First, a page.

After a few false starts, I found a good chiropractor. Over the next year or so, we worked on getting her fixed. There was a lot wrong from stem to stern, with her most serious issues involving her back and sacral area. It's really no wonder having the farrier work on her feet hurt! The interesting thing was that, although we had succeeded in getting her pretty well fixed up to the point that a lot of her issues went away and others could be addressed by training, she still was not good about having her feet handled. She's one of those horses that, once she learns something, she's really learned it - so perhaps she had it in her mind that the farrier hurt, even though it probably really didn't anymore.

Through training, I got her to the point that she could at least tolerate the farrier - she still was far from perfect but the farrier wasn't at risk working with her. But then something very interesting happened yesterday. The farrier came, and Maisie was good for him! She only tried to take a front foot away from him once, which was a record, and didn't give him any trouble with the hinds at all. I had given her some bute before he came, as I always do, so that wasn't it.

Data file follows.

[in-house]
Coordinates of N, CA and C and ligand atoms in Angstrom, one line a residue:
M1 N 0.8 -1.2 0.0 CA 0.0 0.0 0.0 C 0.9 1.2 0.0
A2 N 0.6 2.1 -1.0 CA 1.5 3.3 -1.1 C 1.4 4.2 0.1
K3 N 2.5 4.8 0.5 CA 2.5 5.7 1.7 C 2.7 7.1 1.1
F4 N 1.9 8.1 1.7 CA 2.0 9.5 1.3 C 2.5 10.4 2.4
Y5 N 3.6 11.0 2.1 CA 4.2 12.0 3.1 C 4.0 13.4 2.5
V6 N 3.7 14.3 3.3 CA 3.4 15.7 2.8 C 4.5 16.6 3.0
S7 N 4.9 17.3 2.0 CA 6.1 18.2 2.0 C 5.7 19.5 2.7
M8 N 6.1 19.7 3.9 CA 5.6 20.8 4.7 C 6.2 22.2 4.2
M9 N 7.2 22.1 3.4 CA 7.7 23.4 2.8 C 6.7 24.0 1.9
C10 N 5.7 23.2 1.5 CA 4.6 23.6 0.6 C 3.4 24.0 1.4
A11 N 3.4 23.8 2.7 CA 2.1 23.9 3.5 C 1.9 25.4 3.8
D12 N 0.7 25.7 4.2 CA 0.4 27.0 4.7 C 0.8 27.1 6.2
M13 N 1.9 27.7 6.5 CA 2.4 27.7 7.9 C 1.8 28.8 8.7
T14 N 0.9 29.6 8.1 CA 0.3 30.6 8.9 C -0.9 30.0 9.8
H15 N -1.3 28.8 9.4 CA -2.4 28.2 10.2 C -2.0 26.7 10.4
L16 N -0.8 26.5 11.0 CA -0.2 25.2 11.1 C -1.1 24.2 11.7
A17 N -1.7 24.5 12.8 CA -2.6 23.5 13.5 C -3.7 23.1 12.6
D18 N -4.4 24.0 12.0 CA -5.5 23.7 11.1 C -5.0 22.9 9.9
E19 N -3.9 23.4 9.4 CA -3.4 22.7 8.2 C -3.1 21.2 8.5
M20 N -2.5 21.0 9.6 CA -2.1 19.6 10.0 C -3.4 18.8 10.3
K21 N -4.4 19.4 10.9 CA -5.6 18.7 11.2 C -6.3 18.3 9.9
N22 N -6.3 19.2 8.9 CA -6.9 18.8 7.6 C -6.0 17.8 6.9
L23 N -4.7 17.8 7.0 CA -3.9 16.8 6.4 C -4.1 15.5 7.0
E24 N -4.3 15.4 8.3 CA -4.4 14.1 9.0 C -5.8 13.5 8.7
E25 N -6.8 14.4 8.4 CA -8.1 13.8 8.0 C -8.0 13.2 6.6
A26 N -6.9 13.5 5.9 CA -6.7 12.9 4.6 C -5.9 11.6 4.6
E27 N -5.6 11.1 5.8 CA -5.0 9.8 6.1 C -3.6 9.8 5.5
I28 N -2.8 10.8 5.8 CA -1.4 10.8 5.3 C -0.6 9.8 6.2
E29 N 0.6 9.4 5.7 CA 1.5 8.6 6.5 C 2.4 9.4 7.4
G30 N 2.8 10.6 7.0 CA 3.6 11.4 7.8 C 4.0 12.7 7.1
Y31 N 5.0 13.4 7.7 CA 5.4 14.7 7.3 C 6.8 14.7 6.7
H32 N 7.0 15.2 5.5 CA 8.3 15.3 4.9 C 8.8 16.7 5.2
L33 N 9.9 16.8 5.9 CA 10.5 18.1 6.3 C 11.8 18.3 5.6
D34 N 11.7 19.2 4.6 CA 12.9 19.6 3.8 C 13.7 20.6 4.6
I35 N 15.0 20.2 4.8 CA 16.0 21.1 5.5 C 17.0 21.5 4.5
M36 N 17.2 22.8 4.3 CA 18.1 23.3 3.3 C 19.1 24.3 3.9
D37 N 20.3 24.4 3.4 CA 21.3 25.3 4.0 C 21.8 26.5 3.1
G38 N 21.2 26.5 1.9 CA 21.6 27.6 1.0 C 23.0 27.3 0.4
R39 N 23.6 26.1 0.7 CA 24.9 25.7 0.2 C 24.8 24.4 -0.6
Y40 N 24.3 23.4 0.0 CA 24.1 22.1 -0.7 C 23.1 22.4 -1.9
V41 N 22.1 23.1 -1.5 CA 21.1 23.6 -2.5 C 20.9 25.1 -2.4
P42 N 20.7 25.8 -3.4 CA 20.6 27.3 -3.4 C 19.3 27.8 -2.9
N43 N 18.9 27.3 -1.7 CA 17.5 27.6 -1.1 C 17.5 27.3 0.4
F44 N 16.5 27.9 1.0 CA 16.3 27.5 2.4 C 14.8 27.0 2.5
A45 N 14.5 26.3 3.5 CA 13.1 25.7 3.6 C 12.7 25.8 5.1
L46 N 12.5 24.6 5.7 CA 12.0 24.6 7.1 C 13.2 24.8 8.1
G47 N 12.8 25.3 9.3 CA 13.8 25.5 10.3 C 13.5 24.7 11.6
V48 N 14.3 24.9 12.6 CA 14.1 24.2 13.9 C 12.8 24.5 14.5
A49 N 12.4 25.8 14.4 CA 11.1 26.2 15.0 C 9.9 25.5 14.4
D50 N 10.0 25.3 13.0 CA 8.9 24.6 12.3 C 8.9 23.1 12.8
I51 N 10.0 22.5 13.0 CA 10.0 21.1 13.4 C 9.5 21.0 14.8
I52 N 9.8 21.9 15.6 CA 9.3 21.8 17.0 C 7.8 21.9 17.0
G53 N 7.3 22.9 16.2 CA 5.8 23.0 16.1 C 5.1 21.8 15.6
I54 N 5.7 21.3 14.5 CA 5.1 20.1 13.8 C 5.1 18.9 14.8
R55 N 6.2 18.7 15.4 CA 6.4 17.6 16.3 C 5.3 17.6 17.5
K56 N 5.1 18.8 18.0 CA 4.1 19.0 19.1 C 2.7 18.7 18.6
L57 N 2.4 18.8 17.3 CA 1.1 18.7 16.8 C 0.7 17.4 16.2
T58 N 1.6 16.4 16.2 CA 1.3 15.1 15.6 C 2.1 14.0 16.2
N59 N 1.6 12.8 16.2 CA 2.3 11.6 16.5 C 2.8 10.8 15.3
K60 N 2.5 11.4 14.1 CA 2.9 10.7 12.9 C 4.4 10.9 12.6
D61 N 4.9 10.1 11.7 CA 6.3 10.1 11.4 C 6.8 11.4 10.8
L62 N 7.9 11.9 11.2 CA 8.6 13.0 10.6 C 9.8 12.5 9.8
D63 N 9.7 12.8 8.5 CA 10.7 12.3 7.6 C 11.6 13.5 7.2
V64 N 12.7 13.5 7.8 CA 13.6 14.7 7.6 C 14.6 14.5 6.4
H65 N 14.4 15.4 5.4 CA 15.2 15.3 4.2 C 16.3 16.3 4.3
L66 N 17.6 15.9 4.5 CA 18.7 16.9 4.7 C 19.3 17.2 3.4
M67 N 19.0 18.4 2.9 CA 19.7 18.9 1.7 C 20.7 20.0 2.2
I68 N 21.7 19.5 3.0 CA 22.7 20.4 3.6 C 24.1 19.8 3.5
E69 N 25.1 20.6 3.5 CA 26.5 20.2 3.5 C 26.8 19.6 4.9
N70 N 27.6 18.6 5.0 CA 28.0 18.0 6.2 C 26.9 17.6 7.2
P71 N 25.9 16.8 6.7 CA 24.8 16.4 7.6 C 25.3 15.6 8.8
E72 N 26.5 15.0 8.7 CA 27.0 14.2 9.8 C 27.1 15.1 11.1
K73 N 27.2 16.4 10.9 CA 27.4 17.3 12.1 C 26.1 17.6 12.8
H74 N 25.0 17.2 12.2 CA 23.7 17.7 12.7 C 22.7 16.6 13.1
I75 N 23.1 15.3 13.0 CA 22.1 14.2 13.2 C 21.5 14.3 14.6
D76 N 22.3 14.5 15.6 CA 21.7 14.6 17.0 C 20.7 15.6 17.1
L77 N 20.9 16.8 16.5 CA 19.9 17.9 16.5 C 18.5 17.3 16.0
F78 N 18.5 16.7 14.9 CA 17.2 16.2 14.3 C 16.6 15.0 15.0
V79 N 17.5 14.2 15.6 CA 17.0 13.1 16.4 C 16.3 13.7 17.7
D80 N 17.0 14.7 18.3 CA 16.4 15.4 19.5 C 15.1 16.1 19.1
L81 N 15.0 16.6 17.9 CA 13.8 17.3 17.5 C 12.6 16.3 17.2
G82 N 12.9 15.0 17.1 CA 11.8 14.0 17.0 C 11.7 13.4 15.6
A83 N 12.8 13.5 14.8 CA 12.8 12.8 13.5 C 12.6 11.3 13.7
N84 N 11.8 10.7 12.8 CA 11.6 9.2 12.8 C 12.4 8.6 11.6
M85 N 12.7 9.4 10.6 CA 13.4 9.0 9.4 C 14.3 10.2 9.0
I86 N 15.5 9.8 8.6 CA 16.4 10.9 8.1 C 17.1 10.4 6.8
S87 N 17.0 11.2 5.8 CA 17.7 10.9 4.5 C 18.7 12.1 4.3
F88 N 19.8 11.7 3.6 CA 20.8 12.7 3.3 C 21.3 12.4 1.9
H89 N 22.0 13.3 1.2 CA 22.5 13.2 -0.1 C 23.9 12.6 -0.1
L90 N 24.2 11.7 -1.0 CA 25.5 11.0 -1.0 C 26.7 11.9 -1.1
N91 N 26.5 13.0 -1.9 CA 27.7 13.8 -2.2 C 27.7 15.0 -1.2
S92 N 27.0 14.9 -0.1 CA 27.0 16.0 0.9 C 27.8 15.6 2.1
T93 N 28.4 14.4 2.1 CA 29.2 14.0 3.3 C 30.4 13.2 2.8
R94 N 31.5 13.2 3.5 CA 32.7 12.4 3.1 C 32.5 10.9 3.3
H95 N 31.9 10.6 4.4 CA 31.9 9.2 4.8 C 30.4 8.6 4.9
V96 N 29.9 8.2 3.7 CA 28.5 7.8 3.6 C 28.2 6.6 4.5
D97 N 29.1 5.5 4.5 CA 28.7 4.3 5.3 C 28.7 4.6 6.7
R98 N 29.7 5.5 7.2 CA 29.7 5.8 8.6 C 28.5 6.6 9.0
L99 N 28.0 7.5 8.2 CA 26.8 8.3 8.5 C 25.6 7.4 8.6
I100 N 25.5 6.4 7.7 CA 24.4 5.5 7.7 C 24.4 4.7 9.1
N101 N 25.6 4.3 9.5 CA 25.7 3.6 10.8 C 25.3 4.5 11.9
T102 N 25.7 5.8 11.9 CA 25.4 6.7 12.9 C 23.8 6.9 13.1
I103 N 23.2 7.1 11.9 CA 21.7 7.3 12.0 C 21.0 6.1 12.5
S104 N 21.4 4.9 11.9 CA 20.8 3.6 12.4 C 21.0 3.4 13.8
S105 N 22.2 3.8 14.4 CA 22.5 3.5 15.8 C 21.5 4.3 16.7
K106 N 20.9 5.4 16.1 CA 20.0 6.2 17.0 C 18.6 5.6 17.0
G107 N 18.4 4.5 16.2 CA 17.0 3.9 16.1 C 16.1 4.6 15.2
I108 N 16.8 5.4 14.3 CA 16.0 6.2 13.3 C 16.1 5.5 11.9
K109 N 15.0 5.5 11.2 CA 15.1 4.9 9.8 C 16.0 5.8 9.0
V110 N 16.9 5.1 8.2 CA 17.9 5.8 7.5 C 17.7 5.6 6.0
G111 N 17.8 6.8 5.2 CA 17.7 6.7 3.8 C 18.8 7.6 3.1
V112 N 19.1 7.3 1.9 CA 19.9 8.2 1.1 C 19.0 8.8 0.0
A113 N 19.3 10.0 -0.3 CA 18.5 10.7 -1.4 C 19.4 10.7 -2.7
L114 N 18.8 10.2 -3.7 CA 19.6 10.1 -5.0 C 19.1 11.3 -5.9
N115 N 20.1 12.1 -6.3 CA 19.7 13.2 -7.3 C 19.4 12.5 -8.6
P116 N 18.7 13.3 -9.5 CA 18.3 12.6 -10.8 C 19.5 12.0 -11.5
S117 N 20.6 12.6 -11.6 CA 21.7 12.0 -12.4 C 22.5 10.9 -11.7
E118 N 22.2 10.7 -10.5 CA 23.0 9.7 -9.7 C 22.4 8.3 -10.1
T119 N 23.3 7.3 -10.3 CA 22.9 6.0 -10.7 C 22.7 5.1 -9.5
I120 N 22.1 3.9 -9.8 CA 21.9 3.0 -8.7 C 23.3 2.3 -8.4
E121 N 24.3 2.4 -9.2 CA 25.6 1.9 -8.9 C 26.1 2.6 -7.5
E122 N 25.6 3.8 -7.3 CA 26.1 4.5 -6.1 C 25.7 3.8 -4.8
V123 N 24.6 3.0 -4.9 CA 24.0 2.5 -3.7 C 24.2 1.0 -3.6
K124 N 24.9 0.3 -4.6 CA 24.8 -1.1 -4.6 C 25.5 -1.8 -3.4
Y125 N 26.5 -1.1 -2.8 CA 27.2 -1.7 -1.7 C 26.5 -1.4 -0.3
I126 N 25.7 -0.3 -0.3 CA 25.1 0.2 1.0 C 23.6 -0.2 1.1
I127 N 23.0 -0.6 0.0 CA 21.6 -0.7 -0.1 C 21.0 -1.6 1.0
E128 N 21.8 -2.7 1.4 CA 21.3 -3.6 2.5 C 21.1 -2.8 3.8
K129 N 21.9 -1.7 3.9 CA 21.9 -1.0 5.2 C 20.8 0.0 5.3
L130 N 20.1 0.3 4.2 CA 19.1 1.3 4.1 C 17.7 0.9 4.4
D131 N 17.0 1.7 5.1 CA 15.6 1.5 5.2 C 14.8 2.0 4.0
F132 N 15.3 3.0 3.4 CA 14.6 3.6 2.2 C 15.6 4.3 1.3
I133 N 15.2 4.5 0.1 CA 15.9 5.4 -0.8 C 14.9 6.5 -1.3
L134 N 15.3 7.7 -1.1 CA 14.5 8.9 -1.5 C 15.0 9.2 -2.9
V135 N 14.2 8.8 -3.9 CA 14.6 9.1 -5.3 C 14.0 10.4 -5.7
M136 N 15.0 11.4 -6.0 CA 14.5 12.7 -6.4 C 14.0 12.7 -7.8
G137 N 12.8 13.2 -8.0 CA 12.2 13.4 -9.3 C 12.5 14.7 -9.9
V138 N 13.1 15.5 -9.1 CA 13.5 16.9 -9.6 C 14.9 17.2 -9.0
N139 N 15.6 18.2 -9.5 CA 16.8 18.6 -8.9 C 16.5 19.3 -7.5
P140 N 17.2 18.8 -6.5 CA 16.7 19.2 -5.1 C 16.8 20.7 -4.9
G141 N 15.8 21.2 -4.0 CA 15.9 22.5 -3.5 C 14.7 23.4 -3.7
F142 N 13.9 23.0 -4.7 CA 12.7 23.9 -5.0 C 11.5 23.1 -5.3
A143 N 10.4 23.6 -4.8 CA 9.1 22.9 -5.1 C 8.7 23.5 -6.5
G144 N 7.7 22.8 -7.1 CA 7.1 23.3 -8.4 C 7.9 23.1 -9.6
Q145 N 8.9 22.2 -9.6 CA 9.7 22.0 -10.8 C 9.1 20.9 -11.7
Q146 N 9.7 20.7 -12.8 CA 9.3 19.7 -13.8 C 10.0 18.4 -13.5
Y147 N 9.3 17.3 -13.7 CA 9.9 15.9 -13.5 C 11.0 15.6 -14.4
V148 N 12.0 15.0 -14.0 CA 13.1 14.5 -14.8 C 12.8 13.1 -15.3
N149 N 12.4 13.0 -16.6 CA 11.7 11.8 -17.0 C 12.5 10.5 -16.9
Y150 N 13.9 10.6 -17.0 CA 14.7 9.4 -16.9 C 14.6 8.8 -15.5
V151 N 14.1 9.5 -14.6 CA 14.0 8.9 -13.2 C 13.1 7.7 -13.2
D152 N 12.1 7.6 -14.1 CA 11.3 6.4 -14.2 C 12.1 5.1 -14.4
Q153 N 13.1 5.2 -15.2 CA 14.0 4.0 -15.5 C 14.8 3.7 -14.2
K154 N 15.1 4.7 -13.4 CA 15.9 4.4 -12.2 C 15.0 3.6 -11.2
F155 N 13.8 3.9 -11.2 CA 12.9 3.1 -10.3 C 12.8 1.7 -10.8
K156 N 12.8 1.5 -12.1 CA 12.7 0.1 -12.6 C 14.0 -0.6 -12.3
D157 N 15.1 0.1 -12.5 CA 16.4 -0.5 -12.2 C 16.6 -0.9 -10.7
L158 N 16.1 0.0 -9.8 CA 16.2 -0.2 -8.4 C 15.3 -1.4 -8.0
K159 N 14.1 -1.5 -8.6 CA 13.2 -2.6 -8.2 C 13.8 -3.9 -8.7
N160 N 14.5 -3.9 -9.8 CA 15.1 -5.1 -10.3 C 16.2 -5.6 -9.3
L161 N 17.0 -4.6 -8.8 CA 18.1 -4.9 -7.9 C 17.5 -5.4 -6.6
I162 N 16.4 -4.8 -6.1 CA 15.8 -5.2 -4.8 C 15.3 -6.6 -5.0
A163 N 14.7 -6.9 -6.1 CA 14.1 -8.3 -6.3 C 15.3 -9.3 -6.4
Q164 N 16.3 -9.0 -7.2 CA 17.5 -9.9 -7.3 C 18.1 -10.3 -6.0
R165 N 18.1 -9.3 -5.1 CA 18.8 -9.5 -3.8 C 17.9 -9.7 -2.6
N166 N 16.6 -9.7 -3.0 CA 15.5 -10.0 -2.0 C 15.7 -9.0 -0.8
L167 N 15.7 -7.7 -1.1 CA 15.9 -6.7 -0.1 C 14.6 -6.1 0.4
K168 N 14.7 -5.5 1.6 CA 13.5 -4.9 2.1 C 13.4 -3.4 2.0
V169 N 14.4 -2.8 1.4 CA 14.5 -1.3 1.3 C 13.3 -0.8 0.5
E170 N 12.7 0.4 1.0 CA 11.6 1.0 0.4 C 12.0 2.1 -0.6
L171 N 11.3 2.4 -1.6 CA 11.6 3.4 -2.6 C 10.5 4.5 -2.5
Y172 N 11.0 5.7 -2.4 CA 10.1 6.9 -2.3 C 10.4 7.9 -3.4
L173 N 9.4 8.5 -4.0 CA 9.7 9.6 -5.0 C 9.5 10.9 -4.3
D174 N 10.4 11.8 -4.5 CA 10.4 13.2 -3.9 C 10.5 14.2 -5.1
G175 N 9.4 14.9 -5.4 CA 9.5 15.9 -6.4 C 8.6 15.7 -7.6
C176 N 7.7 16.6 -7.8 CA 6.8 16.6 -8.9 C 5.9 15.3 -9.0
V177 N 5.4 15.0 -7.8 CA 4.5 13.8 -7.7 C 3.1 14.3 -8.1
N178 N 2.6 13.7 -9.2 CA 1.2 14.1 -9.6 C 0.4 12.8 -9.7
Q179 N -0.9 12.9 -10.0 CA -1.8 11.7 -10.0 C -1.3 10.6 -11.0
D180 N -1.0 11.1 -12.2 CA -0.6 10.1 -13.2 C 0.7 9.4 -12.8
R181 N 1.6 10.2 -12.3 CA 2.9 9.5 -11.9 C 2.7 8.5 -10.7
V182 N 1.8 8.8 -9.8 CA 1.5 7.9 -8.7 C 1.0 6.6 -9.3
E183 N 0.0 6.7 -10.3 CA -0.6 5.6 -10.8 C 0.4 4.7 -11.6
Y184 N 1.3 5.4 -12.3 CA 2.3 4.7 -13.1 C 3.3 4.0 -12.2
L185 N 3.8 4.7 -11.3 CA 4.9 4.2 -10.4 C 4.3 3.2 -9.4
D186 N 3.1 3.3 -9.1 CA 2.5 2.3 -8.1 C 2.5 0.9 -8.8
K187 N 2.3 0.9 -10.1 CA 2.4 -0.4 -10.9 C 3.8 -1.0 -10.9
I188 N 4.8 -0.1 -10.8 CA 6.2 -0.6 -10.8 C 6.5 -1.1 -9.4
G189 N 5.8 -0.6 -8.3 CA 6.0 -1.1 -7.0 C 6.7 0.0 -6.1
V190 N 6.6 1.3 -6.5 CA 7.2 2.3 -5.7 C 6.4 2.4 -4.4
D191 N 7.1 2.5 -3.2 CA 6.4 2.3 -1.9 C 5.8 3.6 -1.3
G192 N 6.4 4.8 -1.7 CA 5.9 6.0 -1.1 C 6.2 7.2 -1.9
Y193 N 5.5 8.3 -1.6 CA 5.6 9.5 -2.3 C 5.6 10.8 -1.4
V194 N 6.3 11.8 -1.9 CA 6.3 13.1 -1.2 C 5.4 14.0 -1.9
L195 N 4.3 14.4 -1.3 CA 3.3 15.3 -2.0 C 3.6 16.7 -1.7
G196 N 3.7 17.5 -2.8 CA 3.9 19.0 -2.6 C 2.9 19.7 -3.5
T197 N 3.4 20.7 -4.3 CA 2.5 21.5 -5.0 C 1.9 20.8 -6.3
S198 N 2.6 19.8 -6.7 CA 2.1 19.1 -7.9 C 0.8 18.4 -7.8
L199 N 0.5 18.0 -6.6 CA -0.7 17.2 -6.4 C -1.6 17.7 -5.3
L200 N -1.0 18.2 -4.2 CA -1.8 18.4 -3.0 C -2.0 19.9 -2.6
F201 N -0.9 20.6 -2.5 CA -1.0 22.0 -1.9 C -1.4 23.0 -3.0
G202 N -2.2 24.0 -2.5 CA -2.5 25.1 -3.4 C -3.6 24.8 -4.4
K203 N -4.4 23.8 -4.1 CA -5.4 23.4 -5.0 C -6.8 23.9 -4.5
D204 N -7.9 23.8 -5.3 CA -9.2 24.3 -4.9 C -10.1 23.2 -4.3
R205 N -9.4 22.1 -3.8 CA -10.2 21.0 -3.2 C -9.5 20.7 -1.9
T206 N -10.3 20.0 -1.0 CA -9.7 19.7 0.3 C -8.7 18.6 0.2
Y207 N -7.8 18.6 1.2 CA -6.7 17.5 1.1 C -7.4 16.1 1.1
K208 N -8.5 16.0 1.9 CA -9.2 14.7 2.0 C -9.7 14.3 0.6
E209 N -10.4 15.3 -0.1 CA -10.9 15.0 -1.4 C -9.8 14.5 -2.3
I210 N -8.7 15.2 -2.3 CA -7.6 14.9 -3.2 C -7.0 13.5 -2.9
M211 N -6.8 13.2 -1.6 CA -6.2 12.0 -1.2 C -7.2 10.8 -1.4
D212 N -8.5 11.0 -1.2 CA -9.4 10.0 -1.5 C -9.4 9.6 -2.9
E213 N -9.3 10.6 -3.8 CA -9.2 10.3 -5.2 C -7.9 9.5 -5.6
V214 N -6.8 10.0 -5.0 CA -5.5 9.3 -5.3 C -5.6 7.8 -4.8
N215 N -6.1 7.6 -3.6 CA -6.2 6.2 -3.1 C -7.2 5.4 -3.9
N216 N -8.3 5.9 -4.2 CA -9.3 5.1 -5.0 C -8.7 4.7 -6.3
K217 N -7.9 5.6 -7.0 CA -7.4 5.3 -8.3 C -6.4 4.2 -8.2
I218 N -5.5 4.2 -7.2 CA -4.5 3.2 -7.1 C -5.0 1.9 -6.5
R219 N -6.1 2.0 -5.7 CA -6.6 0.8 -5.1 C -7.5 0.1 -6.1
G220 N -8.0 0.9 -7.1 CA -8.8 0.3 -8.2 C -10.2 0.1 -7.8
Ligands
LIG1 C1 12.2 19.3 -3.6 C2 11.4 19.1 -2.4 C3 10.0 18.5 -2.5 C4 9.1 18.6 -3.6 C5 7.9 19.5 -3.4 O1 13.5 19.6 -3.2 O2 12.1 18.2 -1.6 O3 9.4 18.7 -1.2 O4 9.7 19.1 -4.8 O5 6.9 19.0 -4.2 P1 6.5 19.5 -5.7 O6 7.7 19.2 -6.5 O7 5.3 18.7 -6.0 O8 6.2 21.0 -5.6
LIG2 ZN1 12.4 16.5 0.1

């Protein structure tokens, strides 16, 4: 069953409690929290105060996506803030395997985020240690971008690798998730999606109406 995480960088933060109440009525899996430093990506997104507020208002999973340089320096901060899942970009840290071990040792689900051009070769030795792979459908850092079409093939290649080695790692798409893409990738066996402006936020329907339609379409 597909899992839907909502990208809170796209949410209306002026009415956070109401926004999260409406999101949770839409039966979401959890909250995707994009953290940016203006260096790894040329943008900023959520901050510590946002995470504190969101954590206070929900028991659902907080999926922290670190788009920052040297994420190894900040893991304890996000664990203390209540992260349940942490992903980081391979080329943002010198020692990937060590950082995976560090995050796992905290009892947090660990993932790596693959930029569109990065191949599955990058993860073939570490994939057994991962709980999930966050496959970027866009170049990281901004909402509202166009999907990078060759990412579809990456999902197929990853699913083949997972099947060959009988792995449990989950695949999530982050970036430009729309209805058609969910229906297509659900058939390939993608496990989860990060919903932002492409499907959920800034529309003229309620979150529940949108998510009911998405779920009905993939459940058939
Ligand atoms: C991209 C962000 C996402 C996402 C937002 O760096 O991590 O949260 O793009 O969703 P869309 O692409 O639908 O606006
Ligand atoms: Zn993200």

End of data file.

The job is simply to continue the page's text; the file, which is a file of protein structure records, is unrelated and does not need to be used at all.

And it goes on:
I think she figured out some things. One, I have been really insisting on good behavior, since she isn't really sore any more and it's just a training issue. Second, she may have finally caught on to the fact that it doesn't really hurt any more - last time the farrier was here, when she was getting over her laminitis attack and got her shoes back on, she was on Banamine so she probably felt no body soreness when he worked on her. But I think something even stranger may have happened - I think she felt so much better after he put her shoes back on last time he was here that she may have changed her mind about him, and may now think of him as a "good thing". Three interesting observations I made yesterday: first, she usually wants to paw when he's not actually holding a foot - she hardly did this at all; second, she usually head-bobs a lot to express her displeasure and has a sour expression on her face - this was completely absent; and three, although Dawn was screaming so loudly for her you could hear it from 100 yards away, Maisie didn't call back or look as though she wanted to get back to the herd.

It'll be interesting to see what happens next time the farrier visits!

12 comments: